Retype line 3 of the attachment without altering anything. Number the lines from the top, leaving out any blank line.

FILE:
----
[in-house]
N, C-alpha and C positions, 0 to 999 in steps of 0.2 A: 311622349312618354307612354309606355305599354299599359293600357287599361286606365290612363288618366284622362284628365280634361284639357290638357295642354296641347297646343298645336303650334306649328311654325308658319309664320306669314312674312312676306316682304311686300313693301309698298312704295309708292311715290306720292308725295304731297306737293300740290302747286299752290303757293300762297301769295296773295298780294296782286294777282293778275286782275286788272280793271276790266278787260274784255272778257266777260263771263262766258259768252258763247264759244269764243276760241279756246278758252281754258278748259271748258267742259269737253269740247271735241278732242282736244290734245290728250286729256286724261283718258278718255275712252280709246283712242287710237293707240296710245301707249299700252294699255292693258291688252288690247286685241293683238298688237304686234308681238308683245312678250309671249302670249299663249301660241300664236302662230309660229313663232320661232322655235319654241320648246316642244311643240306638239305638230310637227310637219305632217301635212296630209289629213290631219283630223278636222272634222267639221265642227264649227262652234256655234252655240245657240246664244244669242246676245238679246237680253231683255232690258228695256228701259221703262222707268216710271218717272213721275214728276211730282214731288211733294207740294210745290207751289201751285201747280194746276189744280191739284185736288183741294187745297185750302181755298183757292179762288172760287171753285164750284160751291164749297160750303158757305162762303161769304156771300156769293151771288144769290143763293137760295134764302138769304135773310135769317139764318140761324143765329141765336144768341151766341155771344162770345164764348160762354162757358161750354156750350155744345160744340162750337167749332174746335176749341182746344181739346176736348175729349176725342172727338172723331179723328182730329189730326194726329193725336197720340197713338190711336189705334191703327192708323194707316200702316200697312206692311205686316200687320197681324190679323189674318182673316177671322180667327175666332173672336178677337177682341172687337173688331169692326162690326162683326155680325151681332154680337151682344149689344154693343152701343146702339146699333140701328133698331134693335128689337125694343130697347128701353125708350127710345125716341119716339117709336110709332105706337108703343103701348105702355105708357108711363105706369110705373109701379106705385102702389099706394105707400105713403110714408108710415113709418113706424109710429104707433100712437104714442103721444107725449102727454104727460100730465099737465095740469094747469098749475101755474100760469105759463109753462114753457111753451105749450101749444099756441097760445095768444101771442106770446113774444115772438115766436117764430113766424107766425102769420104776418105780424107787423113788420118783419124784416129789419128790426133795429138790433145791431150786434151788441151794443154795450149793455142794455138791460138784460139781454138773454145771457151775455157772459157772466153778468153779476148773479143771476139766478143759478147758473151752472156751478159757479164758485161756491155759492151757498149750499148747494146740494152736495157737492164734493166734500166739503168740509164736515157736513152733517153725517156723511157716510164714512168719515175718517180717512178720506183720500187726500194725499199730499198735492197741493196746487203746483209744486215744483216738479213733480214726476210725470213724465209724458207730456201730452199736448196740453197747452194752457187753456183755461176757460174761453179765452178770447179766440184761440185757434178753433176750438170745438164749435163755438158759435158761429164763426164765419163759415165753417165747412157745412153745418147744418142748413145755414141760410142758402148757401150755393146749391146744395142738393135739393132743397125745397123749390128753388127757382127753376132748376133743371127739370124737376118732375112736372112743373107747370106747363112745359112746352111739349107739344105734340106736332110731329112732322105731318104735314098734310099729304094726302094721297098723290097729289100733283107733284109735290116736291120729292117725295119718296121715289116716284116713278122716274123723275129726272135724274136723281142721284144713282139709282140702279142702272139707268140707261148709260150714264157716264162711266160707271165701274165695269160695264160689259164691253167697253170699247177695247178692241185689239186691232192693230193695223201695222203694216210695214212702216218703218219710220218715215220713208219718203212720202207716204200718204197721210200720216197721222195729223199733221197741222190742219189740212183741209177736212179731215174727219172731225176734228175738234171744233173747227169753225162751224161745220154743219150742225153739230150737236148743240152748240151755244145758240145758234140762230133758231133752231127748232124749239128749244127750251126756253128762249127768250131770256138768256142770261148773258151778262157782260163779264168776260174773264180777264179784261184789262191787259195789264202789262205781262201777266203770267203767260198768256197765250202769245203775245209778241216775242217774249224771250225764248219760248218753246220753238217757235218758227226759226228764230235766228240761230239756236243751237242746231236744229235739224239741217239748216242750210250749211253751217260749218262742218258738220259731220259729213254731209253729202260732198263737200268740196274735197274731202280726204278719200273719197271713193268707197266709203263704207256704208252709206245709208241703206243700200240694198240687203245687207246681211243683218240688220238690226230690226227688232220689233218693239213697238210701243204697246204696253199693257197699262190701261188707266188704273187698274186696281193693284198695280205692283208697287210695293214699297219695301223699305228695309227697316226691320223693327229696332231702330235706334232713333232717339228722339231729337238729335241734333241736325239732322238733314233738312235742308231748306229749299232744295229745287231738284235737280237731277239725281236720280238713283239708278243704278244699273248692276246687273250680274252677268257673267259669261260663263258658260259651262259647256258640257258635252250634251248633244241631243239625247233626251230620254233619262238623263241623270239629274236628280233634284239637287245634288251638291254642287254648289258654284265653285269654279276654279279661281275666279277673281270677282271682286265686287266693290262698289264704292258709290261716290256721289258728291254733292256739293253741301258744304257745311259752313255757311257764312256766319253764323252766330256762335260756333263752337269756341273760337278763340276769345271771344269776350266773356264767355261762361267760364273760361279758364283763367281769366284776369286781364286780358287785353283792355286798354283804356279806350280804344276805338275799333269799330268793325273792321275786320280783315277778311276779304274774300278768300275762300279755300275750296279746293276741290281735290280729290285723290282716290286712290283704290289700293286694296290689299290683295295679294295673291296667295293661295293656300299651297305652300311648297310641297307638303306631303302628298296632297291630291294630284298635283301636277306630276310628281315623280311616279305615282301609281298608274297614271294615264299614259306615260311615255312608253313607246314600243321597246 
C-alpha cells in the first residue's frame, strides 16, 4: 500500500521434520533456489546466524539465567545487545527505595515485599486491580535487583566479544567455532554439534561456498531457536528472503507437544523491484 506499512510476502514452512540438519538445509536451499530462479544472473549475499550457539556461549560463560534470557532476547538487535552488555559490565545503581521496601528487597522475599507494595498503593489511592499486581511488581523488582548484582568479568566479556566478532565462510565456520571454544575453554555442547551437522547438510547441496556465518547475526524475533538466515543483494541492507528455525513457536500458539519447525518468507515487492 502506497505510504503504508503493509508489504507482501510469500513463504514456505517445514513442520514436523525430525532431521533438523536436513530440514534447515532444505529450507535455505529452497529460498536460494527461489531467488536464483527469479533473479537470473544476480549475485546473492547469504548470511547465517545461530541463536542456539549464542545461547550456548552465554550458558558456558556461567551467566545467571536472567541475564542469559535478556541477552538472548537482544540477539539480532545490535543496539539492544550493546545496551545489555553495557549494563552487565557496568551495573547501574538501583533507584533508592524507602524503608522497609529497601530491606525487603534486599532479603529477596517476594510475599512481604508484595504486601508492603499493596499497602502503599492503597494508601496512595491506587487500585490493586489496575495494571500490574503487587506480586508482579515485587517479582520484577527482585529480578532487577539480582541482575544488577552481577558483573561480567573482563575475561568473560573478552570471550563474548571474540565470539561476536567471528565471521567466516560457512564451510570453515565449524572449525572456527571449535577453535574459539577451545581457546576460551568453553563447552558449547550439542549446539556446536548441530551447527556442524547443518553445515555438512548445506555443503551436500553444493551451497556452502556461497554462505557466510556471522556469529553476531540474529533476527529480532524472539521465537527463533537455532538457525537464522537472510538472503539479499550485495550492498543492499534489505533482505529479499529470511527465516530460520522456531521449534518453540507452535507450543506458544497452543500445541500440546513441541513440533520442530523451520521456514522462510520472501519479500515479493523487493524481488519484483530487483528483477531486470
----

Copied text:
C-alpha cells in the first residue's frame, strides 16, 4: 500500500521434520533456489546466524539465567545487545527505595515485599486491580535487583566479544567455532554439534561456498531457536528472503507437544523491484 506499512510476502514452512540438519538445509536451499530462479544472473549475499550457539556461549560463560534470557532476547538487535552488555559490565545503581521496601528487597522475599507494595498503593489511592499486581511488581523488582548484582568479568566479556566478532565462510565456520571454544575453554555442547551437522547438510547441496556465518547475526524475533538466515543483494541492507528455525513457536500458539519447525518468507515487492 502506497505510504503504508503493509508489504507482501510469500513463504514456505517445514513442520514436523525430525532431521533438523536436513530440514534447515532444505529450507535455505529452497529460498536460494527461489531467488536464483527469479533473479537470473544476480549475485546473492547469504548470511547465517545461530541463536542456539549464542545461547550456548552465554550458558558456558556461567551467566545467571536472567541475564542469559535478556541477552538472548537482544540477539539480532545490535543496539539492544550493546545496551545489555553495557549494563552487565557496568551495573547501574538501583533507584533508592524507602524503608522497609529497601530491606525487603534486599532479603529477596517476594510475599512481604508484595504486601508492603499493596499497602502503599492503597494508601496512595491506587487500585490493586489496575495494571500490574503487587506480586508482579515485587517479582520484577527482585529480578532487577539480582541482575544488577552481577558483573561480567573482563575475561568473560573478552570471550563474548571474540565470539561476536567471528565471521567466516560457512564451510570453515565449524572449525572456527571449535577453535574459539577451545581457546576460551568453553563447552558449547550439542549446539556446536548441530551447527556442524547443518553445515555438512548445506555443503551436500553444493551451497556452502556461497554462505557466510556471522556469529553476531540474529533476527529480532524472539521465537527463533537455532538457525537464522537472510538472503539479499550485495550492498543492499534489505533482505529479499529470511527465516530460520522456531521449534518453540507452535507450543506458544497452543500445541500440546513441541513440533520442530523451520521456514522462510520472501519479500515479493523487493524481488519484483530487483528483477531486470